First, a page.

By taking snapshots of themselves wielding hashtagged papers, enthusiastic Swedes offer themselves to replace people who were denied asylum in Sweden as a protest against the "unfair" and "inhumane" expulsions.
"Let my children live and send me instead," Liberal municipal politician Tina Höstlycke, who is a member of the city council in the town of Mölndal, tweeted.
Another user, who also requested to be expelled, wrote that it was "totally absurd" to expel young people to a country that is deemed "too dangerous" for Swedish citizens.
However, the campaigners' enthusiasm was met with criticism and sarcasm, with some users offering the volunteers a ride to Stockholm Arlanda Airport.
Following a deadly blast in central Kabul, which claimed almost 100 lives, Germany said it had postponed a scheduled deportation flight of rejected Afghan asylum seekers. The bombing killed one Afghan guard at the German embassy and wounded two embassy staff.
While Sweden avoids deporting people to war-ravaged Syria, each decision on expulsion to Afghanistan is taken on an individual basis. In December 2016, the Migration Board reported that the security situation in the country had deteriorated, yet insisted that at least some of the provinces were safe.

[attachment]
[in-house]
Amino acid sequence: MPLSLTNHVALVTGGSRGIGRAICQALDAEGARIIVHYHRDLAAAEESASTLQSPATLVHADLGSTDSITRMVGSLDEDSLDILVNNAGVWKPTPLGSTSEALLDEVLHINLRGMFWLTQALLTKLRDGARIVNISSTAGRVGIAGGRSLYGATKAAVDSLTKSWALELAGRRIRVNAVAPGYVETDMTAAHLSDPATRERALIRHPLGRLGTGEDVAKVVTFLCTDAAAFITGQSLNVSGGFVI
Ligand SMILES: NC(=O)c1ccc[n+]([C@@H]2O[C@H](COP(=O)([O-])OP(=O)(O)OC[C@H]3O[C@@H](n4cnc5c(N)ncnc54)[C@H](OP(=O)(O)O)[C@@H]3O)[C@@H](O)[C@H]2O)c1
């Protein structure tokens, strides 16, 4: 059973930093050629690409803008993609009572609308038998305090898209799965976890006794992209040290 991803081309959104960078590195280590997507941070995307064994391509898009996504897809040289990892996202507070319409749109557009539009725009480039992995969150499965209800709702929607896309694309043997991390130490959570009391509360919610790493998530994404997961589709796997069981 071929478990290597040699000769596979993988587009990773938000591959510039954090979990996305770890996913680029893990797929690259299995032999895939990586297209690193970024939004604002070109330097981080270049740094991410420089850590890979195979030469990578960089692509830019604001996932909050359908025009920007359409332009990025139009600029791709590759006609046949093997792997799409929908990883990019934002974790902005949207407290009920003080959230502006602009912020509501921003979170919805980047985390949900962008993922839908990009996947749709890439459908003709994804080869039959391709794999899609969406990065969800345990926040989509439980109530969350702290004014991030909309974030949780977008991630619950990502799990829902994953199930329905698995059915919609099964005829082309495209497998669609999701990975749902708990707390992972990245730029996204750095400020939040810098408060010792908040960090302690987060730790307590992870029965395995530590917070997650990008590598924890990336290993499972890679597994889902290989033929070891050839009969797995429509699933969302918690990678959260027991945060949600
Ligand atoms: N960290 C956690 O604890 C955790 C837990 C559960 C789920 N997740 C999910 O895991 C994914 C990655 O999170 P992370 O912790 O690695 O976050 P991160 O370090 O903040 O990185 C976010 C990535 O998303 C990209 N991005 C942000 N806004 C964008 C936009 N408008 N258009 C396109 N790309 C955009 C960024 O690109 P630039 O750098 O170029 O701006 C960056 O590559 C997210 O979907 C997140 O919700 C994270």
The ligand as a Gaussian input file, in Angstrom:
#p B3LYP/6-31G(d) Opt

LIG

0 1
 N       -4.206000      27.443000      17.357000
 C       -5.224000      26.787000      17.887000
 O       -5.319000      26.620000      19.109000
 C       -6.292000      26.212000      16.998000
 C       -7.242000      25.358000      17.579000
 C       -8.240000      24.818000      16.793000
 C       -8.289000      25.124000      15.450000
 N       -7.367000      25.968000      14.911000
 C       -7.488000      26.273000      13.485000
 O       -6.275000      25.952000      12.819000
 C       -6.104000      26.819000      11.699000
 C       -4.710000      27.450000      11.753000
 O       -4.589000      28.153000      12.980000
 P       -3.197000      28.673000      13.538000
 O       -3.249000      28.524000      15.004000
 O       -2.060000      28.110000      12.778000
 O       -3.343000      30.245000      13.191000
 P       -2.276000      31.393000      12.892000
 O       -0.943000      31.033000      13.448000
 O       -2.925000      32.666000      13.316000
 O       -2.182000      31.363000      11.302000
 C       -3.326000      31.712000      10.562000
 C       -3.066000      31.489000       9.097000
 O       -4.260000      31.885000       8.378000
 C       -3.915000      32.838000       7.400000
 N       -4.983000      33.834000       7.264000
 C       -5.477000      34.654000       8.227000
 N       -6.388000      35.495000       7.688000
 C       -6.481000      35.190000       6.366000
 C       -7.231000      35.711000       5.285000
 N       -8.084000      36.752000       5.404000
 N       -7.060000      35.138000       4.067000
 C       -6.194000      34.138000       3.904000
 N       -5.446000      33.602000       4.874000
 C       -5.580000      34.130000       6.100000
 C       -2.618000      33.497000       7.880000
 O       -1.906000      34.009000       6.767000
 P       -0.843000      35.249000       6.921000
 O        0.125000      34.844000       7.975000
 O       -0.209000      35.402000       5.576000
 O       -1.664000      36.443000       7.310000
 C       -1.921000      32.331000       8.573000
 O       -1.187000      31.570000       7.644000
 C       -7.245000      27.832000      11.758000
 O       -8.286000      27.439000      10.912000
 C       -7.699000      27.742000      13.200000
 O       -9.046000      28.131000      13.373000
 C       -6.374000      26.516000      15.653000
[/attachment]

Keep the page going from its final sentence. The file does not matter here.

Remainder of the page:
Swedish refugee rights campaigners (such as the Swedish Network of Refugee Support Groups, FARR, or Vi står inte ut) have repeatedly called on authorities to suspend all deportations to Afghanistan and all deportations of minors who came to Sweden without parents or guardians.
Last year alone, the Migration Board processed 12,168 Afghan asylum applications, 4,152 of which were rejected in the first instance. In 2015, around 23,000 unaccompanied minors from Afghanistan applied for asylum in Sweden.
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